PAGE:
New Year's Revolutions
This time of year many people are making new year’s resolutions. One person resolves to lose weight, get in shape. Another resolves to save more money, get out of debt. And another resolves to quit a bad habit, such as smoking.
Of course, many new year’s resolutions are not kept. Some don’t even make it to February. And often this happens because what the person needed was not just a resolution, but a revolution.
A resolution is a determination to do something. But a revolution is a radical change. The reason people fail to keep their resolutions is that they don’t change what really needs changing. Like cultivating the self-control needed in order to eat less (or eat healthier), or the discipline needed to cut spending, or the conviction that a bad habit really is bad. And until those changes are made — until a revolution occurs in a person’s thinking — the resolution doesn’t stand a chance.
Maybe you’re thinking of the coming year and making some resolutions of your own, including some that are spiritual in nature. That’s great! But let me suggest that what you may need is a revolution — a shift in your outlook, your attitude, your priorities — before making good on those resolutions will be possible.
■ Have you resolved to work on a bad temper, bad language, gossip, or dishonesty? Then you will need to face the fact that such things are not just undesirable, they’re sinful (Ephesians 4:26-31). Putting them away isn’t just a nice idea, it’s God’s expectation of you (Colossians 3:8). Making such a change means rooting out ungodly attitudes like jealousy, envy, and selfishness (Galatians 5:20-21; James 4:1-2). It may require changing your estimate of the value of others and learning to put them before self (James 3:8-10; Philippians 2:3).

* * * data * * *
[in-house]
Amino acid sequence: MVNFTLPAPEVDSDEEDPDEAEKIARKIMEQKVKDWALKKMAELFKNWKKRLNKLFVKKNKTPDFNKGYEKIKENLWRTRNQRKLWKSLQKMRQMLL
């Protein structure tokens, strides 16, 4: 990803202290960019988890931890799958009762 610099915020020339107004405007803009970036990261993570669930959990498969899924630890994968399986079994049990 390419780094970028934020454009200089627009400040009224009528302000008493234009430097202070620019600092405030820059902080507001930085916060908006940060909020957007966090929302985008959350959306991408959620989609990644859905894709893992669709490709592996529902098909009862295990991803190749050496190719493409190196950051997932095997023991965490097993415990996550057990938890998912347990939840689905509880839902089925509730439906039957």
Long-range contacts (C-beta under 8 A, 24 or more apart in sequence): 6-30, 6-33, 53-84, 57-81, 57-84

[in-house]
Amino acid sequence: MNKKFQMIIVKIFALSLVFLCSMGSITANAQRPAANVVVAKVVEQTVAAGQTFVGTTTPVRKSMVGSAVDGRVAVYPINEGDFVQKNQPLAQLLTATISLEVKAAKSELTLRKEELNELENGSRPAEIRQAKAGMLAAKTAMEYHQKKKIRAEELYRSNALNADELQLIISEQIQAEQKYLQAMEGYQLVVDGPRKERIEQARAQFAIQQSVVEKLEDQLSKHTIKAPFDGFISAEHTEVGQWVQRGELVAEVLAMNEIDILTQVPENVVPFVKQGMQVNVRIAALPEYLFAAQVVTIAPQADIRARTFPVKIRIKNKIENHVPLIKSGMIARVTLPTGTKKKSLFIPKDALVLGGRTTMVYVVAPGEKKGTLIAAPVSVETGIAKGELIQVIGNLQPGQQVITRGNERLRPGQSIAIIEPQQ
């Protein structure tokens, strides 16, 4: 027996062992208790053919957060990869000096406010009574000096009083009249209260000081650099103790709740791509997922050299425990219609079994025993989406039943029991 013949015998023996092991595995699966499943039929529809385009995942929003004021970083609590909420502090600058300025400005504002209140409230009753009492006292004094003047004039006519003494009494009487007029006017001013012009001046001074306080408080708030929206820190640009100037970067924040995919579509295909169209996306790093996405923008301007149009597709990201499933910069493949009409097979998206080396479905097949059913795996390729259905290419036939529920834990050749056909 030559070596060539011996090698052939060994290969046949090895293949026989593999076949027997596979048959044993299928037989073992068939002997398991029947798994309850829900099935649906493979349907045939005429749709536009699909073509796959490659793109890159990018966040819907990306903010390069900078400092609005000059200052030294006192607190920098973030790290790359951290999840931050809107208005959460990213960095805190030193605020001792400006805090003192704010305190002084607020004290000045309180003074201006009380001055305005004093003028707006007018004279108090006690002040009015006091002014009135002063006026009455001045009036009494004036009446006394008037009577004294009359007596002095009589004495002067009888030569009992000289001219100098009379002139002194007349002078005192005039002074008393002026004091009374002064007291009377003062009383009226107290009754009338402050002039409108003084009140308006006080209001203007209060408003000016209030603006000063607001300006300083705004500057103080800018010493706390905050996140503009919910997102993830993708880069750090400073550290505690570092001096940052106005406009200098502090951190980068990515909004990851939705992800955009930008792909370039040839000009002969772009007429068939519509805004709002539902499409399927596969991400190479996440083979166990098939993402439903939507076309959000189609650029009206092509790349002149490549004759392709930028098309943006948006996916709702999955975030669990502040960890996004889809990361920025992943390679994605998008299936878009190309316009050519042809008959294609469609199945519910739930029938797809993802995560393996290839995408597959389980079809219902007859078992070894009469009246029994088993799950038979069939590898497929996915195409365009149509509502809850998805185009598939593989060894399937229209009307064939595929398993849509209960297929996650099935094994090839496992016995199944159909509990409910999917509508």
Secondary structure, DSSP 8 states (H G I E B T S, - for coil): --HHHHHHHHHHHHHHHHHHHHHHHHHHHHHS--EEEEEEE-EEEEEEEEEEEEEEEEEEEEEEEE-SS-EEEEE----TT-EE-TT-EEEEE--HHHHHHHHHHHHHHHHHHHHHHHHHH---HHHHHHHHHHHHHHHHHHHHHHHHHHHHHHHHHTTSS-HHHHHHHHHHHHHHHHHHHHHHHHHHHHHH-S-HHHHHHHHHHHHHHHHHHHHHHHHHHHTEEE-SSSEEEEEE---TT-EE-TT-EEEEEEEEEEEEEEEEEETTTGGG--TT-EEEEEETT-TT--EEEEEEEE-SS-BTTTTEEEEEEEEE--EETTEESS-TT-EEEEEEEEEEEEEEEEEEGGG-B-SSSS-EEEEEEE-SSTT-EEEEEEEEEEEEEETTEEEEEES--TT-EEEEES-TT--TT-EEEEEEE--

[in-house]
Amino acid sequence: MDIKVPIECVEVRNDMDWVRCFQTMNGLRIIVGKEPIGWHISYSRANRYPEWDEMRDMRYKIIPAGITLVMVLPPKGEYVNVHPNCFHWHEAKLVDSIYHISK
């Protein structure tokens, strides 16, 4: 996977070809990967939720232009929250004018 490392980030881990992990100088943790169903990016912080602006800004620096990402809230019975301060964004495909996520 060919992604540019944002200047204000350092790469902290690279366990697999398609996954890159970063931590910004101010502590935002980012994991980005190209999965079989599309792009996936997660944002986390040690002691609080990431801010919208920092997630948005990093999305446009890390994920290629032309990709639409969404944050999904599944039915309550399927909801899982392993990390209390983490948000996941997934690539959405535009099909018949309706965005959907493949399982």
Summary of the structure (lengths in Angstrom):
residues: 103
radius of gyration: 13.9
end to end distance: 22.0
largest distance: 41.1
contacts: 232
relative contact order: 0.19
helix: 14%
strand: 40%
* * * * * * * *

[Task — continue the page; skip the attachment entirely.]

■ Have you resolved to quit drinking, smoking, overeating, etc.? That will require recognizing the sin of willfully harming your body and of letting something gain mastery over you (1 Corinthians 6:12, 20). And it will demand reaffirming God as your true master!
■ Have you resolved to manage your finances better? It may be that your problem has been a twisted view of material things. A change will require accepting that life does not consist in an abundance of wealth, that covetousness destroys, and that God tells us to pursue contentment (Luke 12:15; 1 Timothy 6:8-10).
■ Have you resolved to do better at work? Then you may need to reconsider who you truly work for. You will need the conviction that you serve Christ above all, that all your work is done before Him, and that the ultimate reward is from Him (Ephesians 6:5-8; Colossians 3:22-24).
■ Have you resolved to study your Bible more? Success may demand reevaluating why you study in the first place. “O how I love Your law! It is my meditation all the day” (Psalm 119:97).
■ Have you resolved to attend more worship assemblies? That may require a renewed view of worship, and of the One you worship! “One thing I have asked from the Lord, that I shall seek: that I may dwell in the house of the Lord all the days of my life, to behold the beauty of the Lord and to meditate in His temple” (Psalm 27:4).
It’s been said that the very definition of insanity is doing the same thing over and over but expecting different results. That’s just what many people will do in the coming year. They’ll keep making the same bad choices and clinging to the same bad ideas and attitudes as always, but they’ll convince themselves that this year the outcome will be different; this year they will bring fulfillment and happiness. That is crazy. Instead, God says, “Repent and turn away from all your transgressions, so that iniquity may not become a stumbling block to you. Cast away from you all your transgressions which you have committed and make yourselves a new heart and a new spirit!” (Ezekiel 18:30-31).